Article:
double standard · relationships

Why relationships can’t work with double standards

I recently tweeted something that has really got me thinking:
“If a good man wouldn’t call a woman a bitch would a good woman refrain from calling a guy a jerk?”
Let’s be honest ladies, if you and I were talking or even just friends and I called you a bitch what would your reaction be? My guess is that no matter how bad you were acting toward me and no matter how true it might really be, you would be very offended and possibly never talk to me again. Certainly, I would not have a good chance at a relationship with you after that.
But how many times have you turned around and called a guy a jerk to his face? And probably thought nothing of it? He was being a jerk right?
Now I don’t want to get into an argument over words because I know some people are thinking “well bitch is considered a curse word and has a much worse connotation than jerk does and girl’s feelings are more easily hurt”. Perhaps. But the intended message behind those two words is the same.
When a guy thinks a girl is being a bitch he is usually talking about something she did or said that bothered him or put him down. Similarly when a girl calls a guy a jerk she is thinking about something he did or said that hurt her.
Isn’t it a double standard ladies to call a guy a name to put him down when you know you would never tolerate the same from him?
I hope you understand that from my perspective a real man doesn’t call a woman a bitch. And a real woman doesn’t call a guy a jerk. Respect is the key.
But the more important issue is double standards. Guys have them too. Guy’s often want this perfect, Godly, virgin, innocent woman to marry. And yet they buy into this double standard that a woman like that doesn’t necessarily want a guy who has lived the same way. It’s almost like it is culturally acceptable for the guy to be a bit promiscuous, party boy, etc. And to some extent that may be true. But when it comes to expectations for a relationship that seems to be a double standard.
We all have expectations of our friends and significant others. Some of these are good. I expect a true friend to respect me. But most are unhealthy. Like expecting my friend to never unintentionally hurt my feelings or treat me wrong. The important thing to remember with all our expectations is that we need to hold the other person to a standard no higher than we hold ourselves.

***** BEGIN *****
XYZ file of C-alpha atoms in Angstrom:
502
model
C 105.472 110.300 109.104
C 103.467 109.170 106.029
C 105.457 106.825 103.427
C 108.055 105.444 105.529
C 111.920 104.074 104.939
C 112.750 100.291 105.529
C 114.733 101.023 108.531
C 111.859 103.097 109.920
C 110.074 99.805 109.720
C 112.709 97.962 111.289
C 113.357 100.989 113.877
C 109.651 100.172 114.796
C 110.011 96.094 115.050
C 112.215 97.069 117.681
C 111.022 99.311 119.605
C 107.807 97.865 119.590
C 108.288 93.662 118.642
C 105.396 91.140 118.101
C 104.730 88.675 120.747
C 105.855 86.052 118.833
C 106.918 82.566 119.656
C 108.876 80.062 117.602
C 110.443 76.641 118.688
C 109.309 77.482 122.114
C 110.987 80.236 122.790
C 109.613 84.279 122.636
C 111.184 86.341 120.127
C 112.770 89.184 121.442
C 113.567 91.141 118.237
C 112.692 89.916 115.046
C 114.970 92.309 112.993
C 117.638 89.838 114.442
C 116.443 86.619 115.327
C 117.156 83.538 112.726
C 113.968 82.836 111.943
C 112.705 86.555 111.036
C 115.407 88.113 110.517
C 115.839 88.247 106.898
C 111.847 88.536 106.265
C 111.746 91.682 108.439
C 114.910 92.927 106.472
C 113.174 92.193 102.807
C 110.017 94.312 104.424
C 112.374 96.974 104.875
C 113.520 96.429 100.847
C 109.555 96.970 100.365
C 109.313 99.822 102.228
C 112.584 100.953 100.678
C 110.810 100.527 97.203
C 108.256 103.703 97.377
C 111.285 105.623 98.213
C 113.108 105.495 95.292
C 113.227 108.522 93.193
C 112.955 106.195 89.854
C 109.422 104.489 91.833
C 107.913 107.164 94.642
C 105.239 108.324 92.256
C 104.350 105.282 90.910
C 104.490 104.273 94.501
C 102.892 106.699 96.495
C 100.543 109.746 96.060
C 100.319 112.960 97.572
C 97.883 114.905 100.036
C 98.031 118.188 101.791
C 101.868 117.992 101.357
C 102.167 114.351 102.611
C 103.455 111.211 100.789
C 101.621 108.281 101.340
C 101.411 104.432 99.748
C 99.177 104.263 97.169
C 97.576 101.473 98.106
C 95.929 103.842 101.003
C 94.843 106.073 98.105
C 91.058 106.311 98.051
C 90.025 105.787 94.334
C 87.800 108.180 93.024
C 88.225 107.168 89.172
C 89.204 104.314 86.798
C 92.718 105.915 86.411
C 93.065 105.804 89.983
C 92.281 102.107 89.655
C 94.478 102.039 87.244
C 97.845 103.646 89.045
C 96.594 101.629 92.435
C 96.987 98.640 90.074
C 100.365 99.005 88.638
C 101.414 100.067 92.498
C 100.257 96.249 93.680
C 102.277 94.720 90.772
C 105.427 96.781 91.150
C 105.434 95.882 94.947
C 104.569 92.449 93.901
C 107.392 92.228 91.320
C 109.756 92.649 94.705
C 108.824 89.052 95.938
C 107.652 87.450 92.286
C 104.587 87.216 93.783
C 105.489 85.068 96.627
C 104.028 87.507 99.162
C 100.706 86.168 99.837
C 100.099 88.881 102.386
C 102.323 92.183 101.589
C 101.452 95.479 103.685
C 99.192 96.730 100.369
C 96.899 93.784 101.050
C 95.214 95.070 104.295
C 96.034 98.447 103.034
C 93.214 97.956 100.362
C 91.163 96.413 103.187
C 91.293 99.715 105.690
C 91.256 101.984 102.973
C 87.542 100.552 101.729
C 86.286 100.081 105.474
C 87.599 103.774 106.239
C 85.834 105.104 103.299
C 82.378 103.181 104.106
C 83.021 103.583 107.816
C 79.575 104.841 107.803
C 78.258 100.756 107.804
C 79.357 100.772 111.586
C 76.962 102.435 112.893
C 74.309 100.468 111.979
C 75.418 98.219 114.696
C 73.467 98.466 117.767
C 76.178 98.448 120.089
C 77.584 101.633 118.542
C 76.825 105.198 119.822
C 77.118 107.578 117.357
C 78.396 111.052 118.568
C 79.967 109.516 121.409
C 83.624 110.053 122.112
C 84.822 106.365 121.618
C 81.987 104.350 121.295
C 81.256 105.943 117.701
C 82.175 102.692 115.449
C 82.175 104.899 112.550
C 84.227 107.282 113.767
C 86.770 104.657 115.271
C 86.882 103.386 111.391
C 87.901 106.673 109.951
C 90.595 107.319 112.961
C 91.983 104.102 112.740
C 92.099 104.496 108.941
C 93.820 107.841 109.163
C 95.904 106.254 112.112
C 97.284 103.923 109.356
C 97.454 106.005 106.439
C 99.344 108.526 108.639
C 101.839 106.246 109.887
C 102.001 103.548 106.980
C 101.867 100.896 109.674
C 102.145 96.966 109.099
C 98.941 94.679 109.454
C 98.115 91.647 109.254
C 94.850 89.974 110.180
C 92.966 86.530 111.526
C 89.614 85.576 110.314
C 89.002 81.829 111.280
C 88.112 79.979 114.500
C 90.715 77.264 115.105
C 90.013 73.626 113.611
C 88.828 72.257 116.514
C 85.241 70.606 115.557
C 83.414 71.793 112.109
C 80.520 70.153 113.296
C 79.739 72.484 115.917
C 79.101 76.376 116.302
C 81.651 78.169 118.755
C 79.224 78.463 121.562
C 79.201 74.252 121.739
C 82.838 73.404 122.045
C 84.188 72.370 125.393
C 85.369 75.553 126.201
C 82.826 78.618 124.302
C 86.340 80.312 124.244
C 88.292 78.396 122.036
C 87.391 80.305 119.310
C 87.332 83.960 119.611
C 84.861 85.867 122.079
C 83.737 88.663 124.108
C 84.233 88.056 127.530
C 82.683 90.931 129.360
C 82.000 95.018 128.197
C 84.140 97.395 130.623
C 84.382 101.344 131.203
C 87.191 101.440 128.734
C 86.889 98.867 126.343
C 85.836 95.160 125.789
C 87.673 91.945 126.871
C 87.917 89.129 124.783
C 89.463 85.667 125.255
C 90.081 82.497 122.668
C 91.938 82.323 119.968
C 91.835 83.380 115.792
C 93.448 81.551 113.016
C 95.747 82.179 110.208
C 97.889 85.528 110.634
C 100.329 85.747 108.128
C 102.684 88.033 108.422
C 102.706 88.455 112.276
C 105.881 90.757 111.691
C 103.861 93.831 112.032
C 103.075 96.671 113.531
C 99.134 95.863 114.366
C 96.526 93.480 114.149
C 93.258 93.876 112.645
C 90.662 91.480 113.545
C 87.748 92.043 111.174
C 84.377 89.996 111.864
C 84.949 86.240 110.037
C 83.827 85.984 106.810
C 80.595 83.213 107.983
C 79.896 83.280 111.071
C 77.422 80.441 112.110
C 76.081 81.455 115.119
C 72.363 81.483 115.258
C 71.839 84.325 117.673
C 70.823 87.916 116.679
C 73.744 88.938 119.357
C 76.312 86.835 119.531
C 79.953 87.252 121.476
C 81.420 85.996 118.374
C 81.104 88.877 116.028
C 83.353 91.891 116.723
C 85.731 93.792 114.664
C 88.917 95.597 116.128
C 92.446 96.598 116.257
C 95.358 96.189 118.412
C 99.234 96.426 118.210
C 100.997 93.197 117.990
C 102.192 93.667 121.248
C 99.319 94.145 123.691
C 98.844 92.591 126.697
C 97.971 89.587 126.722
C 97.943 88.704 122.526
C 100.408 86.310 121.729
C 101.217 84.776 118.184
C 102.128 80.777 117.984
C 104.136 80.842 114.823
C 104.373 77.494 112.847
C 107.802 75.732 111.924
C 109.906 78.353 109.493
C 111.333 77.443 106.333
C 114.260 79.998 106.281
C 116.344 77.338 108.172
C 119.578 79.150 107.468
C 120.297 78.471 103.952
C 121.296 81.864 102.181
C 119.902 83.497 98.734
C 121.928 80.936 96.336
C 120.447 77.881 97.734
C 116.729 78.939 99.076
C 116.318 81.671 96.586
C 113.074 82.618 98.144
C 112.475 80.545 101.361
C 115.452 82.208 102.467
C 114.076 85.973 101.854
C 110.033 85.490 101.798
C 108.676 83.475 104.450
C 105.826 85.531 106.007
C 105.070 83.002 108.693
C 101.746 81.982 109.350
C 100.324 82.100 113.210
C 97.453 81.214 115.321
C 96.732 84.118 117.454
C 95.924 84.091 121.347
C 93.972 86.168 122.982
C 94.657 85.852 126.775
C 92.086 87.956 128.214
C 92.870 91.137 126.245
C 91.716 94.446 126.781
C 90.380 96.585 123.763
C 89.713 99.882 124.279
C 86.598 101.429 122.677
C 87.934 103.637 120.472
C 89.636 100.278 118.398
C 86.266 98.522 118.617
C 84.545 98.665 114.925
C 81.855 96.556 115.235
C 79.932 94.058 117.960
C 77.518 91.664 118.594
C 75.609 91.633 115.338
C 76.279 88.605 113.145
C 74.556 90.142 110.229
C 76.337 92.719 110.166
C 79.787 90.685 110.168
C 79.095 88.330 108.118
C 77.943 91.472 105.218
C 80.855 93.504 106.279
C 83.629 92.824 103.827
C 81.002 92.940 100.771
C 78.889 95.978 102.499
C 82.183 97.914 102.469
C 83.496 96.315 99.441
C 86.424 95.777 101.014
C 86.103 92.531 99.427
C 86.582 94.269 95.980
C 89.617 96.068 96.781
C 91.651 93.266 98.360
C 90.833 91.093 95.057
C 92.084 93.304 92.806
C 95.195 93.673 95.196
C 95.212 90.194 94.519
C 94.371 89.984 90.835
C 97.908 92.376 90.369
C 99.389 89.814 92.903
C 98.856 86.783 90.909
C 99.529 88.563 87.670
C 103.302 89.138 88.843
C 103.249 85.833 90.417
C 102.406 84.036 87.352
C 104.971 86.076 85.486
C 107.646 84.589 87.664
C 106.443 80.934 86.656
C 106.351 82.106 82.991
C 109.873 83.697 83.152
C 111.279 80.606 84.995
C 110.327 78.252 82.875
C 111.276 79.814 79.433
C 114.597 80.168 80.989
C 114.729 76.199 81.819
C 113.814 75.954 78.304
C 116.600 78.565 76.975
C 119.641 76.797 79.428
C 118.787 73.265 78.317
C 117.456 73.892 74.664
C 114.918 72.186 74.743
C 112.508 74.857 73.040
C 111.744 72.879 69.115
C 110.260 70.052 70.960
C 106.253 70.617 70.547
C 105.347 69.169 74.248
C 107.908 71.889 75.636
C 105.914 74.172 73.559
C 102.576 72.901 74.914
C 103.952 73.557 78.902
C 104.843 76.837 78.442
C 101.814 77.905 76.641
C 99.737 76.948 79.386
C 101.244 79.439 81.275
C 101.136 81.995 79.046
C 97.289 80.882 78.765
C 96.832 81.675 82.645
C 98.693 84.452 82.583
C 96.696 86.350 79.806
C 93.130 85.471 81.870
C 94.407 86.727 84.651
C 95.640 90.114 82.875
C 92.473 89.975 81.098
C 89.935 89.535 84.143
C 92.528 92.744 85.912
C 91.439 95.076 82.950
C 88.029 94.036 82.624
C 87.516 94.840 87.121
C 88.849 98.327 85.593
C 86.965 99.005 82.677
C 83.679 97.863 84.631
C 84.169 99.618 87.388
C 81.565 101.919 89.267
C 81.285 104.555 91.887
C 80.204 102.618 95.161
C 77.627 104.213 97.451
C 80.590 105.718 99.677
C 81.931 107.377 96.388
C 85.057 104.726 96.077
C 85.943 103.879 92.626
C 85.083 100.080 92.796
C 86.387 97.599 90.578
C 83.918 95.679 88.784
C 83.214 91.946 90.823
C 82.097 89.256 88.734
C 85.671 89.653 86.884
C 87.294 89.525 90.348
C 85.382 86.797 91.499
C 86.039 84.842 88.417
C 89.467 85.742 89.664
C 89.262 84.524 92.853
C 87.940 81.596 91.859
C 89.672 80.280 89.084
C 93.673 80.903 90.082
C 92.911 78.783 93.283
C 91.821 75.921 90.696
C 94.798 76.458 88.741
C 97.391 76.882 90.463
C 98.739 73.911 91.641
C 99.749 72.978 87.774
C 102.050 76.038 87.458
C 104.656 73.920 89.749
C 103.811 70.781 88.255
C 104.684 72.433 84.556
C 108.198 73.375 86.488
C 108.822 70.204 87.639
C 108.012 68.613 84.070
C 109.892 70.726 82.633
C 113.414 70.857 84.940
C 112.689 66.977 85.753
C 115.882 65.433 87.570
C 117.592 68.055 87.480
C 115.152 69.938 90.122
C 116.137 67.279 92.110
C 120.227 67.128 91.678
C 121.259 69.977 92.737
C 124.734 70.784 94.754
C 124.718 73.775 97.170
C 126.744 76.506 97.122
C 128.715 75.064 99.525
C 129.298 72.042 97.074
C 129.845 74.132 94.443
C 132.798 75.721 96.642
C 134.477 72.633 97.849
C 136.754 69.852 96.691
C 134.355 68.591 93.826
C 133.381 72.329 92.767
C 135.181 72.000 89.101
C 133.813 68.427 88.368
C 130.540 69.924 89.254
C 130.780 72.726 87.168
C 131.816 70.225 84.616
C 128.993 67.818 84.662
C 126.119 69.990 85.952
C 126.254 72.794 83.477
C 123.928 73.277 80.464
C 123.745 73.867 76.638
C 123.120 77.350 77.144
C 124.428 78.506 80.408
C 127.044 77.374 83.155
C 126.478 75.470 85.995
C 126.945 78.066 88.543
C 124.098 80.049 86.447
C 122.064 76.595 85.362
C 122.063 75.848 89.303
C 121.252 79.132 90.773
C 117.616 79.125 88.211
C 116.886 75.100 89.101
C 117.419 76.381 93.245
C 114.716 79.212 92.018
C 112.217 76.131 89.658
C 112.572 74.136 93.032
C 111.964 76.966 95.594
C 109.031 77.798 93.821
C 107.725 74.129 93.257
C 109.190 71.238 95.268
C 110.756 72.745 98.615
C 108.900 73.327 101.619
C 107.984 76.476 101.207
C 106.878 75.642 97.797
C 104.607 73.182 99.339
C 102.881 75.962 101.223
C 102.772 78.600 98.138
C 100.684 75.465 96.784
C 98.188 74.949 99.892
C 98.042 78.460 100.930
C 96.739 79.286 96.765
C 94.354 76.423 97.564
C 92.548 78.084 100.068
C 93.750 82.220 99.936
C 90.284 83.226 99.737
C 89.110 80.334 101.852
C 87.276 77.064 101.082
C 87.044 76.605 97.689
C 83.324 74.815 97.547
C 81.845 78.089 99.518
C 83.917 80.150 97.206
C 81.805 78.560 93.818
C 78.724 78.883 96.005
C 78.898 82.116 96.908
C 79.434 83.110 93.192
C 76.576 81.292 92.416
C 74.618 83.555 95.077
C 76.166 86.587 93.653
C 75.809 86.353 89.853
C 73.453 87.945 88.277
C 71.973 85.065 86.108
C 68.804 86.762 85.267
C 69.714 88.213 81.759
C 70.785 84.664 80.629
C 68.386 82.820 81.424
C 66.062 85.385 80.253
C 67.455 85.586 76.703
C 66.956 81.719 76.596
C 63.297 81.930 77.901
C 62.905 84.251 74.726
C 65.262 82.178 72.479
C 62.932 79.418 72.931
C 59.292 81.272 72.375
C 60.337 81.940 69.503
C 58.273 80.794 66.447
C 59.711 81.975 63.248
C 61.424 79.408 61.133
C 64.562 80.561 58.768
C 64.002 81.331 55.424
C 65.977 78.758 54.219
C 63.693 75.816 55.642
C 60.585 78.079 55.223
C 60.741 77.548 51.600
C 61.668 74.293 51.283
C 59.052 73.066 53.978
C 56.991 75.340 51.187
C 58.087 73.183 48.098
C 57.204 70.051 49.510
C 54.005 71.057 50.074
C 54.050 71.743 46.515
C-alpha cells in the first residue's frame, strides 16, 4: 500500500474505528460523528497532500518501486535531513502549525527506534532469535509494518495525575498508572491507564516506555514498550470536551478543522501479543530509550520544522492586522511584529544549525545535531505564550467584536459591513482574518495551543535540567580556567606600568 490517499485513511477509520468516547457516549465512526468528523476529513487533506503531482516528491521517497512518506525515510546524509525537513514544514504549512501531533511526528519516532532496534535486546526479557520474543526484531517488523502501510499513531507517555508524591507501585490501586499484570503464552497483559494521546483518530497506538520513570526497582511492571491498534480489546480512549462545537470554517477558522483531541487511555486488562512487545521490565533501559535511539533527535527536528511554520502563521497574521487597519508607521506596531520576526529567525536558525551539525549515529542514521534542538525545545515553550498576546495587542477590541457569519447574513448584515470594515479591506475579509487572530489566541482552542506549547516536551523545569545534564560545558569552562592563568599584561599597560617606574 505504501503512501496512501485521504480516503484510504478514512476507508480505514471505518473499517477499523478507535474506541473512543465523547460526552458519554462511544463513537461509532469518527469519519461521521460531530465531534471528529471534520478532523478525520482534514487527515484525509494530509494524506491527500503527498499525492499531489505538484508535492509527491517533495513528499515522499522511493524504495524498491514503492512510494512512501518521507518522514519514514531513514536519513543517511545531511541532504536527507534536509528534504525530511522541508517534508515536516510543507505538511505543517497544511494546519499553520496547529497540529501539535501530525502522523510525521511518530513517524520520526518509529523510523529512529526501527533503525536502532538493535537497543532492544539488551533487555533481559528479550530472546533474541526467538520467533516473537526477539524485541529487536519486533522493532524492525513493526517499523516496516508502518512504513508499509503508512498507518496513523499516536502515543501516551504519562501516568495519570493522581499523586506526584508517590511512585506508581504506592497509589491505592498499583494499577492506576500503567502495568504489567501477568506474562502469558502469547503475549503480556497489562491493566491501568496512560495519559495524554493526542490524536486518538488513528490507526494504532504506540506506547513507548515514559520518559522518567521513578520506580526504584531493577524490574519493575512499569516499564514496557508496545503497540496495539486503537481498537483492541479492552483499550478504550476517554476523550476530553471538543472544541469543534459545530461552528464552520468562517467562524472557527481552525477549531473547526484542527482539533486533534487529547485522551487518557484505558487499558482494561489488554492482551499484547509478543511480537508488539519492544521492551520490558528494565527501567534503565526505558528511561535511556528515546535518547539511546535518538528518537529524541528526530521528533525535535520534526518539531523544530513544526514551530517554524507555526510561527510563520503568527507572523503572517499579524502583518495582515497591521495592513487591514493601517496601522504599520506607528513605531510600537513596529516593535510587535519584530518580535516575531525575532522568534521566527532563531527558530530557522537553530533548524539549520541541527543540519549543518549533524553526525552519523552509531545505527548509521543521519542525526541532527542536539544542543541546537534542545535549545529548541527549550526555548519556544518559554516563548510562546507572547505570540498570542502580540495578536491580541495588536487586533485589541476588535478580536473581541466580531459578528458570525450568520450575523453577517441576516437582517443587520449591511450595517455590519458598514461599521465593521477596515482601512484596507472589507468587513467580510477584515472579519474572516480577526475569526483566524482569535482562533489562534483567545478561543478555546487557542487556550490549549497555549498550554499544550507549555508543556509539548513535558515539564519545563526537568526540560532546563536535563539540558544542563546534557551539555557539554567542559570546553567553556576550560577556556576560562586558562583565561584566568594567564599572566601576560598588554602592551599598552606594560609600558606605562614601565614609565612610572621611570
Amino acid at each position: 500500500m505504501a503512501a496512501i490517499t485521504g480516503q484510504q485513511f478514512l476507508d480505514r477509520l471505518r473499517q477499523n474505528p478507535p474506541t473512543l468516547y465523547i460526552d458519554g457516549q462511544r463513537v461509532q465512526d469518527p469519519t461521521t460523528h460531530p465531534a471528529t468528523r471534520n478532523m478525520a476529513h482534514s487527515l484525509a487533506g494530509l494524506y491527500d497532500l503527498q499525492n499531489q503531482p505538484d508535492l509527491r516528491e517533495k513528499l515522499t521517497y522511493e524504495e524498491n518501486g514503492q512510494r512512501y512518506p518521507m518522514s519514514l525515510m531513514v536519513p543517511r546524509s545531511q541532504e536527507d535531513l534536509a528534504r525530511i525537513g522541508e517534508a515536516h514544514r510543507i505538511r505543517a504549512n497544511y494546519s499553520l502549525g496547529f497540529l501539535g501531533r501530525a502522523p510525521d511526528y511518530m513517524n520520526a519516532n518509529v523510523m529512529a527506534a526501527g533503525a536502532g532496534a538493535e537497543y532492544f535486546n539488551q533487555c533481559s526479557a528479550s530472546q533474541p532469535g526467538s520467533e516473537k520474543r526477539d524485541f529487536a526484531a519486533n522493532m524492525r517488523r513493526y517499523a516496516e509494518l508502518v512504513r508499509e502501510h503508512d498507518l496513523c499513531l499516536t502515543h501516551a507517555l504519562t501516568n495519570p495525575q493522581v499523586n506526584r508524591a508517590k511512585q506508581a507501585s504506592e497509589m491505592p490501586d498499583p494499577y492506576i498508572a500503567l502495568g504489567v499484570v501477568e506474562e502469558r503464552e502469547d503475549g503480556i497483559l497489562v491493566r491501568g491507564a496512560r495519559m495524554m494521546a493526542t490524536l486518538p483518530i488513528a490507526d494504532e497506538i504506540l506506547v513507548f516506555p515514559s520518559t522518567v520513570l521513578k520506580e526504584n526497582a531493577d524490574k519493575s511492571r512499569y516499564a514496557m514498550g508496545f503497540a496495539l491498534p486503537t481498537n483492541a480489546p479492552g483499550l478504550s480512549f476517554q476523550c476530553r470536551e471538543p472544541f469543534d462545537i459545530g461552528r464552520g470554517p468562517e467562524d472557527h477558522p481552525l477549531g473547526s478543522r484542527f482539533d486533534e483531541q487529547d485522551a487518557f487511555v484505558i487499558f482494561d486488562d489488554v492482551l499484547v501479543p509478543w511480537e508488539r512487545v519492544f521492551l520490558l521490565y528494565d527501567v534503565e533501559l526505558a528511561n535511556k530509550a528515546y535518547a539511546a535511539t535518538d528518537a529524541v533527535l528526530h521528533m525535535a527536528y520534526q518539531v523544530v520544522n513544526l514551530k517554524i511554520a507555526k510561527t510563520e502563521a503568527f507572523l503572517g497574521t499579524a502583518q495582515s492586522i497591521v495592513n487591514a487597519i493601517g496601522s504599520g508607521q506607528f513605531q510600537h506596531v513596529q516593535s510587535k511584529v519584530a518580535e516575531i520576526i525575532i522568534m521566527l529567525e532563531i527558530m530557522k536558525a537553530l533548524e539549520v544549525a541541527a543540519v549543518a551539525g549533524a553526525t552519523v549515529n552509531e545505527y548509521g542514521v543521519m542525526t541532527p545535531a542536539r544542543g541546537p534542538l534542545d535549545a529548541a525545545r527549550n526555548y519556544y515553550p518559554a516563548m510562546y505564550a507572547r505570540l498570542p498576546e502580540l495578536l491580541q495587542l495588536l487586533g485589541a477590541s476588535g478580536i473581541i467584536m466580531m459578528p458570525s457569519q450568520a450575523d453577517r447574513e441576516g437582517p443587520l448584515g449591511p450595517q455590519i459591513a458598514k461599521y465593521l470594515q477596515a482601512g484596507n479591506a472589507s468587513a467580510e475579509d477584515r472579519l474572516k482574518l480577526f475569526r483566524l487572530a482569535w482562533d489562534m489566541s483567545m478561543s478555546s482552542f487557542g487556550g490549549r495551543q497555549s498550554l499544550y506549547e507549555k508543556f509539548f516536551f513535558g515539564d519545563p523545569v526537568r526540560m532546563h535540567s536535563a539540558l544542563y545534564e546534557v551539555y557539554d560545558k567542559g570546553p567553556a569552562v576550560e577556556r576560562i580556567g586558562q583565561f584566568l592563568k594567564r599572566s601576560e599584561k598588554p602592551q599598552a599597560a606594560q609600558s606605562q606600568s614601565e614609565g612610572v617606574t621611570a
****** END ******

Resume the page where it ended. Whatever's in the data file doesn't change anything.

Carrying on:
If I expect my buddy to call me if he is going to be late, I should show the same courtesy when I am late. If I expect my girlfriend to refrain from flirting with other guys, I should practice the same restraint in my own actions.
Some of you who know me well, know that I am more egalitarian in thinking than a lot of Christians. What that means is that I believe men and women should be held to similar standards and allowed similar life roles. I believe in working together as a team according to ones talents and strengths rather than arbitrarily assigning roles for people to fulfill.
And I think when it comes to standards this is a very healthy approach. So often we divide the sexes so that there is one standard for this sex and another for the other. I remember at LU noticing this in their rules. Guys had to wear collared shirts and pants every day to class. However, girls could wear t-shirts and relatively short skirts if they wanted.
Not that I care about the rules but they reflect what I see as an unhealthy idea that because women and men are different on some level, they should be held to different standards.
So look at your expectations for your friends, girlfriends, husbands, wives, children, employees, etc. Are you creating double standards in your expectations and actions?

Why relationships can’t work without honesty Part 2

Why relationships can’t work without honesty Part 1

Why relationships can’t work without Forgiveness


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